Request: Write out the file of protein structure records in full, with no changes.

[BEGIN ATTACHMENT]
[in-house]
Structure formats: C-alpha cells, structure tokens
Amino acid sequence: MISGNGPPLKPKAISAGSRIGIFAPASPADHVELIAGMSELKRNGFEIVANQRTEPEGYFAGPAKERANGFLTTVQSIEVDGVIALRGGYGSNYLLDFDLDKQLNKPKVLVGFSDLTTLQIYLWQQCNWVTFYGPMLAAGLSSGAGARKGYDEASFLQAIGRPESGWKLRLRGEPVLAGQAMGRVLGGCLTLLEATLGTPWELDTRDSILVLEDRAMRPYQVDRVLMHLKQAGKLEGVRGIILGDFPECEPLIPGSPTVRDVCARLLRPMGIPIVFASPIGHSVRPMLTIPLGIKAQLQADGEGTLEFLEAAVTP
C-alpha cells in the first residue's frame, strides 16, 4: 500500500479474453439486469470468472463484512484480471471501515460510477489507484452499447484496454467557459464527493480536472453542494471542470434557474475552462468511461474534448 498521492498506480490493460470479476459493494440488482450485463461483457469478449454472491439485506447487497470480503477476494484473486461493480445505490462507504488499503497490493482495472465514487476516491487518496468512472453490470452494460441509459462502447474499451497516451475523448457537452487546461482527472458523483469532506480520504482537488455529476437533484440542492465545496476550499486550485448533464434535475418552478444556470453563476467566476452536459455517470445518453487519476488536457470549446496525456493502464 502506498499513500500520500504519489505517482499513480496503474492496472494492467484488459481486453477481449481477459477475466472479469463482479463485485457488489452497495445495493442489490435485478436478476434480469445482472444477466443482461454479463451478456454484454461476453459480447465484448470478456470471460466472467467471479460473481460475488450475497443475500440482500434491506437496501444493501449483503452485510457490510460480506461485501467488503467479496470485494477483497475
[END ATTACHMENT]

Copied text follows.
[in-house]
Structure formats: C-alpha cells, structure tokens
Amino acid sequence: MISGNGPPLKPKAISAGSRIGIFAPASPADHVELIAGMSELKRNGFEIVANQRTEPEGYFAGPAKERANGFLTTVQSIEVDGVIALRGGYGSNYLLDFDLDKQLNKPKVLVGFSDLTTLQIYLWQQCNWVTFYGPMLAAGLSSGAGARKGYDEASFLQAIGRPESGWKLRLRGEPVLAGQAMGRVLGGCLTLLEATLGTPWELDTRDSILVLEDRAMRPYQVDRVLMHLKQAGKLEGVRGIILGDFPECEPLIPGSPTVRDVCARLLRPMGIPIVFASPIGHSVRPMLTIPLGIKAQLQADGEGTLEFLEAAVTP
C-alpha cells in the first residue's frame, strides 16, 4: 500500500479474453439486469470468472463484512484480471471501515460510477489507484452499447484496454467557459464527493480536472453542494471542470434557474475552462468511461474534448 498521492498506480490493460470479476459493494440488482450485463461483457469478449454472491439485506447487497470480503477476494484473486461493480445505490462507504488499503497490493482495472465514487476516491487518496468512472453490470452494460441509459462502447474499451497516451475523448457537452487546461482527472458523483469532506480520504482537488455529476437533484440542492465545496476550499486550485448533464434535475418552478444556470453563476467566476452536459455517470445518453487519476488536457470549446496525456493502464 502506498499513500500520500504519489505517482499513480496503474492496472494492467484488459481486453477481449481477459477475466472479469463482479463485485457488489452497495445495493442489490435485478436478476434480469445482472444477466443482461454479463451478456454484454461476453459480447465484448470478456470471460466472467467471479460473481460475488450475497443475500440482500434491506437496501444493501449483503452485510457490510460480506461485501467488503467479496470485494477483497475